“Todos los cristianos y hombres de buena voluntad están llamadas hoy a trabajar no sólo por la abolición de la pena de muerte, sino también para mejorar las condiciones de las cárceles, en el respeto de la dignidad humana de las personas privadas de libertad.” - Papa Francisco
Delaware's first documented execution was a hanging in 1662. Hanging was the method of execution until 1986 when the state switched to lethal injection. Individuals sentenced before this date could choose between the two. The last hanging execution took place in 1996. In the modern era of the death penalty – beginning in 1976 – 16 executions have taken place in Delaware.
In 2012, then-Governor of Delaware – John Markell – granted clemency to Robert Gattis. This was the first and last time clemency had been granted to an individual on death row.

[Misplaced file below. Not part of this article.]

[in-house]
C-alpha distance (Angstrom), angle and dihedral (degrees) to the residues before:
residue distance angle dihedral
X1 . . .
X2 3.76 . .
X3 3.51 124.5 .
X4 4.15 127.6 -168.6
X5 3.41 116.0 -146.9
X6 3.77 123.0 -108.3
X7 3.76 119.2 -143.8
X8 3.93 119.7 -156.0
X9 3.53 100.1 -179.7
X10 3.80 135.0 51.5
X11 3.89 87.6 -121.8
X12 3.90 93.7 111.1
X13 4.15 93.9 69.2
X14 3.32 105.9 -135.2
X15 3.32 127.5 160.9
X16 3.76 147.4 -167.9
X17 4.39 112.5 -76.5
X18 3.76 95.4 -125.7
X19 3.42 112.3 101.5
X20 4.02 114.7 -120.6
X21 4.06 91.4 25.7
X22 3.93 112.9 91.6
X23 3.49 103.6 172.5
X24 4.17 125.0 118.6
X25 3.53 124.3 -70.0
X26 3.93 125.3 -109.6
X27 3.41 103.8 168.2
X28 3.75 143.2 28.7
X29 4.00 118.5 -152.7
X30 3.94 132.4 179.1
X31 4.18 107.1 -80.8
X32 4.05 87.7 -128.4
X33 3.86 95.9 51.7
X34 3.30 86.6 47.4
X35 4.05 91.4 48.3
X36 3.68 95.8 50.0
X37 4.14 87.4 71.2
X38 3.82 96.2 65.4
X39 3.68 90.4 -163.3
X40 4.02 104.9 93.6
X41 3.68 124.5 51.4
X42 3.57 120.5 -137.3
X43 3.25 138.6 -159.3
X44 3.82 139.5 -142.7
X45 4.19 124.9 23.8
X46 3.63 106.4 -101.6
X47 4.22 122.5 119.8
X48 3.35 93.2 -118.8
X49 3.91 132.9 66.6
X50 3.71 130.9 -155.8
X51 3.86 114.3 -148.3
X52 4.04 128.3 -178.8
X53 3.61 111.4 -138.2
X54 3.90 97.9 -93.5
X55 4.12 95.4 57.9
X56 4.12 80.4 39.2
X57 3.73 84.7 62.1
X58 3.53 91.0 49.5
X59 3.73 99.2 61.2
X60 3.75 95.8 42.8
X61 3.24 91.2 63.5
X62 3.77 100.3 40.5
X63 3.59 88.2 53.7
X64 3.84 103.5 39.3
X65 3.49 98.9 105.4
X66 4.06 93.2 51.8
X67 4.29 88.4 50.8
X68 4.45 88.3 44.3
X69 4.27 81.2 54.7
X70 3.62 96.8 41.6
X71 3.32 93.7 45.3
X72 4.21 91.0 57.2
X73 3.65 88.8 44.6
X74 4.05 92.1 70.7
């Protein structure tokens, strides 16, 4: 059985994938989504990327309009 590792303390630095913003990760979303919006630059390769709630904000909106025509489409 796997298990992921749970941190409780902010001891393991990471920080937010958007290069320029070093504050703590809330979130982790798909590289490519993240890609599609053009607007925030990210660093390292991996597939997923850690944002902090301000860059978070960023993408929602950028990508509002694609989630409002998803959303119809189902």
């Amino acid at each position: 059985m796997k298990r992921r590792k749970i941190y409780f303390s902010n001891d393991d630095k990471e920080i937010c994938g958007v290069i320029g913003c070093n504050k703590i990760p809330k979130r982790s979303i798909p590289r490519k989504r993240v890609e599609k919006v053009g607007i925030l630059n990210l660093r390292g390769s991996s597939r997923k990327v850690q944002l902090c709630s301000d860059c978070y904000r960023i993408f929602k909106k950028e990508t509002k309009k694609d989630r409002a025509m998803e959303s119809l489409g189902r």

In 2016, a measure to abolish the death penalty gained support in the state's Senate but failed to pass in the House. In August 2016, the Delaware State Supreme Court ruled that capital punishment was unconstitutional. The court found that the sentencing in capital cases – finalized by the judge rather than the jury – violated the defendants' right to a jury trial.
As of May 2019, there were legislators in Delaware attempting to revive capital punishment in the state. No bills were officially passed or introduced.
For more information and ways to get involved, contact your state's organizations:
Founded in 1992, Delaware Citizens Opposed to the Death Penalty (DCODP) is a statewide organization that educates the public about the harmful effects of the death penalty and advocates alternatives that affirm rather than denigrate the value of human life.